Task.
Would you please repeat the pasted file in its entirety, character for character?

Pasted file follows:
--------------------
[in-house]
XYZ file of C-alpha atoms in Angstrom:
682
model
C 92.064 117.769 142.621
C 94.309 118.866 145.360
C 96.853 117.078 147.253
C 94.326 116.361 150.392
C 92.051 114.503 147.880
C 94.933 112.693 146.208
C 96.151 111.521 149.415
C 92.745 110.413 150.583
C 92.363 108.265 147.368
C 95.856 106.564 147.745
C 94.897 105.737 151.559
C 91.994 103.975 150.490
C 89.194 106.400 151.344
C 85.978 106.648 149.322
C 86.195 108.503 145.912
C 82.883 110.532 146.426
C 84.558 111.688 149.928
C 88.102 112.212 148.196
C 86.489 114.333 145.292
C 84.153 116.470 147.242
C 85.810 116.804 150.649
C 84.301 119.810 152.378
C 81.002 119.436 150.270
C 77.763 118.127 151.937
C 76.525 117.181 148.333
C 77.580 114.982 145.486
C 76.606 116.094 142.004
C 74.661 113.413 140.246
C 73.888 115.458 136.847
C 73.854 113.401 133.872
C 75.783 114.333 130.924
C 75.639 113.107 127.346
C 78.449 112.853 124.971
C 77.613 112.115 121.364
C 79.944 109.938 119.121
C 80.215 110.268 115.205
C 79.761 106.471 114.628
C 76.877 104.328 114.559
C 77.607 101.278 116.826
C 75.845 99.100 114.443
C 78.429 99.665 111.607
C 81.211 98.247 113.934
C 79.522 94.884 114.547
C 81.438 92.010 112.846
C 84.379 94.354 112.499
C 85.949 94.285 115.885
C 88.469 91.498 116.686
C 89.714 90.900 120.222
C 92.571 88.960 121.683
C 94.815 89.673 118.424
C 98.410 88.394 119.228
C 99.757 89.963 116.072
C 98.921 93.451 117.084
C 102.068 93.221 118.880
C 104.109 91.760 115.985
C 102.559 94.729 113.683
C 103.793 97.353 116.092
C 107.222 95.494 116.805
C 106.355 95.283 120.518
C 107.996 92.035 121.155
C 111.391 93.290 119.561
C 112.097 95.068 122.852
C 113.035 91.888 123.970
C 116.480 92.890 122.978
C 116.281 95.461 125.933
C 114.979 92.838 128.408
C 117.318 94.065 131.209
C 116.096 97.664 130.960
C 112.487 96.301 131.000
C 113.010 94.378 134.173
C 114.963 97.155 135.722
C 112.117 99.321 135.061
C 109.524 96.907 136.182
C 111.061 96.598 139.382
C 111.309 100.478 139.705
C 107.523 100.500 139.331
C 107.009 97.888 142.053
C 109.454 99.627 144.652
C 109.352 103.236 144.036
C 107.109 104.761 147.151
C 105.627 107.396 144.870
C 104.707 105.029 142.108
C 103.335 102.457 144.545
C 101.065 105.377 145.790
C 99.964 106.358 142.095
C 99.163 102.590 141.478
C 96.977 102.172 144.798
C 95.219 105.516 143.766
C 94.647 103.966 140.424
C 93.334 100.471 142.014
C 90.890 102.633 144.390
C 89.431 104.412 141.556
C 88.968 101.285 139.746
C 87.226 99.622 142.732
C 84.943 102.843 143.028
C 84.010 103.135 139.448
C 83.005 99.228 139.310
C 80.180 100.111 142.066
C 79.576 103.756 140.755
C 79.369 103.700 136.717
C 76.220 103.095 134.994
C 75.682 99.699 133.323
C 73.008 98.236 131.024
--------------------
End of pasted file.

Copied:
[in-house]
XYZ file of C-alpha atoms in Angstrom:
682
model
C 92.064 117.769 142.621
C 94.309 118.866 145.360
C 96.853 117.078 147.253
C 94.326 116.361 150.392
C 92.051 114.503 147.880
C 94.933 112.693 146.208
C 96.151 111.521 149.415
C 92.745 110.413 150.583
C 92.363 108.265 147.368
C 95.856 106.564 147.745
C 94.897 105.737 151.559
C 91.994 103.975 150.490
C 89.194 106.400 151.344
C 85.978 106.648 149.322
C 86.195 108.503 145.912
C 82.883 110.532 146.426
C 84.558 111.688 149.928
C 88.102 112.212 148.196
C 86.489 114.333 145.292
C 84.153 116.470 147.242
C 85.810 116.804 150.649
C 84.301 119.810 152.378
C 81.002 119.436 150.270
C 77.763 118.127 151.937
C 76.525 117.181 148.333
C 77.580 114.982 145.486
C 76.606 116.094 142.004
C 74.661 113.413 140.246
C 73.888 115.458 136.847
C 73.854 113.401 133.872
C 75.783 114.333 130.924
C 75.639 113.107 127.346
C 78.449 112.853 124.971
C 77.613 112.115 121.364
C 79.944 109.938 119.121
C 80.215 110.268 115.205
C 79.761 106.471 114.628
C 76.877 104.328 114.559
C 77.607 101.278 116.826
C 75.845 99.100 114.443
C 78.429 99.665 111.607
C 81.211 98.247 113.934
C 79.522 94.884 114.547
C 81.438 92.010 112.846
C 84.379 94.354 112.499
C 85.949 94.285 115.885
C 88.469 91.498 116.686
C 89.714 90.900 120.222
C 92.571 88.960 121.683
C 94.815 89.673 118.424
C 98.410 88.394 119.228
C 99.757 89.963 116.072
C 98.921 93.451 117.084
C 102.068 93.221 118.880
C 104.109 91.760 115.985
C 102.559 94.729 113.683
C 103.793 97.353 116.092
C 107.222 95.494 116.805
C 106.355 95.283 120.518
C 107.996 92.035 121.155
C 111.391 93.290 119.561
C 112.097 95.068 122.852
C 113.035 91.888 123.970
C 116.480 92.890 122.978
C 116.281 95.461 125.933
C 114.979 92.838 128.408
C 117.318 94.065 131.209
C 116.096 97.664 130.960
C 112.487 96.301 131.000
C 113.010 94.378 134.173
C 114.963 97.155 135.722
C 112.117 99.321 135.061
C 109.524 96.907 136.182
C 111.061 96.598 139.382
C 111.309 100.478 139.705
C 107.523 100.500 139.331
C 107.009 97.888 142.053
C 109.454 99.627 144.652
C 109.352 103.236 144.036
C 107.109 104.761 147.151
C 105.627 107.396 144.870
C 104.707 105.029 142.108
C 103.335 102.457 144.545
C 101.065 105.377 145.790
C 99.964 106.358 142.095
C 99.163 102.590 141.478
C 96.977 102.172 144.798
C 95.219 105.516 143.766
C 94.647 103.966 140.424
C 93.334 100.471 142.014
C 90.890 102.633 144.390
C 89.431 104.412 141.556
C 88.968 101.285 139.746
C 87.226 99.622 142.732
C 84.943 102.843 143.028
C 84.010 103.135 139.448
C 83.005 99.228 139.310
C 80.180 100.111 142.066
C 79.576 103.756 140.755
C 79.369 103.700 136.717
C 76.220 103.095 134.994
C 75.682 99.699 133.323
C 73.008 98.236 131.024